The City of Vancouver says last winter was a one-in-30-year event. Even so, it says, it's made a number of improvements and additions to its snow plan for this year.
Normally, the city usually keeps a salt stockpile of about 3,000 tonnes and generally uses about 1,000 tonnes. Last year, it used about 14 times that, so this year, it says, it will be keeping about 11,000 tonnes on hand.
Officials say they'd like to avoid a repeat of the chaos of people scrambling for free salt.
"Hoping people plan well ahead and having gone through the experience of last winter will get salt well in advance. So, we are hoping we won't get to the point of having to give salt away again," said manager of street operations Ken Brown.
The city's snow budget, which has usually been around $780,000 per year, has now increased to $1.62 million per year with $4.5 million invested in purchasing equipment, upgrading the yards and installing traffic cameras.
The city admits some of the additions come after many complaints from residents whose small side streets and laneways remained encased in ice and snow for weeks, leaving them stranded and garbage collection disrupted.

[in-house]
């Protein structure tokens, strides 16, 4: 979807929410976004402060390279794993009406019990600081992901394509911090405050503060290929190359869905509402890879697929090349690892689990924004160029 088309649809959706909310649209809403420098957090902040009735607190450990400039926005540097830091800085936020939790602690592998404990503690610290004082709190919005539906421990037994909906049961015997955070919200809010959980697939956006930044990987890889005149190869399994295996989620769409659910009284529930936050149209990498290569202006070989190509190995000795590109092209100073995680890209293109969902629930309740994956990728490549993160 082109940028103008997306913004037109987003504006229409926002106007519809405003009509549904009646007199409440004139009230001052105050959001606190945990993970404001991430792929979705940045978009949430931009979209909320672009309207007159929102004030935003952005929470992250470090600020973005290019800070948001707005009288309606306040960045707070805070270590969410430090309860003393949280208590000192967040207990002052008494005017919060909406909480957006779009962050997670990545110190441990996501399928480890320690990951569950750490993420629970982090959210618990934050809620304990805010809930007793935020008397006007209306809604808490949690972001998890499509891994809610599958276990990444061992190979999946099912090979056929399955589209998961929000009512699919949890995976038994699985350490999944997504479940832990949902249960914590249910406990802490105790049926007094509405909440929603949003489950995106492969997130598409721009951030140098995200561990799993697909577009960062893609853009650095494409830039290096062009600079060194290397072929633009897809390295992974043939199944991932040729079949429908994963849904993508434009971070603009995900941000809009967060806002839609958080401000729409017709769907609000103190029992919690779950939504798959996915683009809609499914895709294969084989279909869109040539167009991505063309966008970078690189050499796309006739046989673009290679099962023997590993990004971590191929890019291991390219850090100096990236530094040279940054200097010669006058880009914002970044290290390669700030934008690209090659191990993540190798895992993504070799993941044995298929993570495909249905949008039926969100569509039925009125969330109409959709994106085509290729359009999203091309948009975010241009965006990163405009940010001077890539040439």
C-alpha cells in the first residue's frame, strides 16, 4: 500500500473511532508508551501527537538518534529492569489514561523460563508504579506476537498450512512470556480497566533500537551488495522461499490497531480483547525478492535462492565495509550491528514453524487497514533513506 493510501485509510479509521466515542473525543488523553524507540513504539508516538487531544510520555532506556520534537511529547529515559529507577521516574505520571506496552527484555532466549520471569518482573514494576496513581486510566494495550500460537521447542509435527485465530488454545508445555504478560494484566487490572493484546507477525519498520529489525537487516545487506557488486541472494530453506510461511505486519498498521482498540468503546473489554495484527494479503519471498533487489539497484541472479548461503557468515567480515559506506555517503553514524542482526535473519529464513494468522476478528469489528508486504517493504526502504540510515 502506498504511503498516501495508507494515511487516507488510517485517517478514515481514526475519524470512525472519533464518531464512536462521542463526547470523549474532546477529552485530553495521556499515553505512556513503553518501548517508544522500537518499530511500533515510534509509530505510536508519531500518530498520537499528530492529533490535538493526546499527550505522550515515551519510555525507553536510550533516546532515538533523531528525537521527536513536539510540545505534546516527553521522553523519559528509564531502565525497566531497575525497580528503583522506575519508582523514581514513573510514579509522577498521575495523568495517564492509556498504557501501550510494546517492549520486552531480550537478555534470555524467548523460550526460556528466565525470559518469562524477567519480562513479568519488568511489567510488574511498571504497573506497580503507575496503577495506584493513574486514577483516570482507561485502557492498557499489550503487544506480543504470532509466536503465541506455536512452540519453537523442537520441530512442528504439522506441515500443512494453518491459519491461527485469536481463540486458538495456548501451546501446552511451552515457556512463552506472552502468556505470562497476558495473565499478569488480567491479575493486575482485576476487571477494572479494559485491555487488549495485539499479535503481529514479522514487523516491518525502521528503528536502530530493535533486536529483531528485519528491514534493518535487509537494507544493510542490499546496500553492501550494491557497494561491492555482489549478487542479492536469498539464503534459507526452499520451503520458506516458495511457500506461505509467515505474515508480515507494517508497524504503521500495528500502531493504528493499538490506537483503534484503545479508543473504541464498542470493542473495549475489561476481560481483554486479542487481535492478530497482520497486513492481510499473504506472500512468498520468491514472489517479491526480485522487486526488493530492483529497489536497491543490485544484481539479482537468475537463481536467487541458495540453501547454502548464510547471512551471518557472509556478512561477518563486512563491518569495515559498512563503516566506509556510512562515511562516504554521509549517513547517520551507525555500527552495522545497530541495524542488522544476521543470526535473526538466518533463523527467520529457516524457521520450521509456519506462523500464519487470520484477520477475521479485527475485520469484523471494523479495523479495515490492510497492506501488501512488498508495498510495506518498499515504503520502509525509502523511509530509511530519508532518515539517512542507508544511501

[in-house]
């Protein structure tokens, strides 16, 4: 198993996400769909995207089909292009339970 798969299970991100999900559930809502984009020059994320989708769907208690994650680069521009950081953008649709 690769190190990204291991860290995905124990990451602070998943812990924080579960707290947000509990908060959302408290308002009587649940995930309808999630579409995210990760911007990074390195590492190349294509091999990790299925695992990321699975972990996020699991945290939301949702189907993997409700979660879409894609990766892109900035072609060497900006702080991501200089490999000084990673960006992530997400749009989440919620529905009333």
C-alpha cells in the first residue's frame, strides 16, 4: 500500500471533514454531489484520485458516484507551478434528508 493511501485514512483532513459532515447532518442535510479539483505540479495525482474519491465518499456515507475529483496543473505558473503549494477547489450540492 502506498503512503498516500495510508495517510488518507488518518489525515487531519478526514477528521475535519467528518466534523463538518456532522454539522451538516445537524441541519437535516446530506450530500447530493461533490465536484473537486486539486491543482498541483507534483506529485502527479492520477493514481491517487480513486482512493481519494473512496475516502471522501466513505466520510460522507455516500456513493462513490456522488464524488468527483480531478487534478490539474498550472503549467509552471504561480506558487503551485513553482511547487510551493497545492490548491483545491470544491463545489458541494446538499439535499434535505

It says it has added 10 new four-wheel drive trucks that will be able to get into and clear smaller spaces.
It has also doubled its brine-making capability, which, it says, can extend the time before roads need to be plowed by two to three extra hours.
Responding to complaints from last year about bike paths being cleared when walkways weren't, the city says it has purchased three more of these vehicles to do both.
The park board has a 64-page snow plan that includes outfitting mowers, that normally cut grass, with blades and brushes to cut through snow.
"Number one priority is community, senior and daycare centres, so people can get their kids safely to their programs in the morning and seniors can get to swimming pools ... their yoga programs. Whatever they are involved with," said Vancouver Park Board director Howard Norman.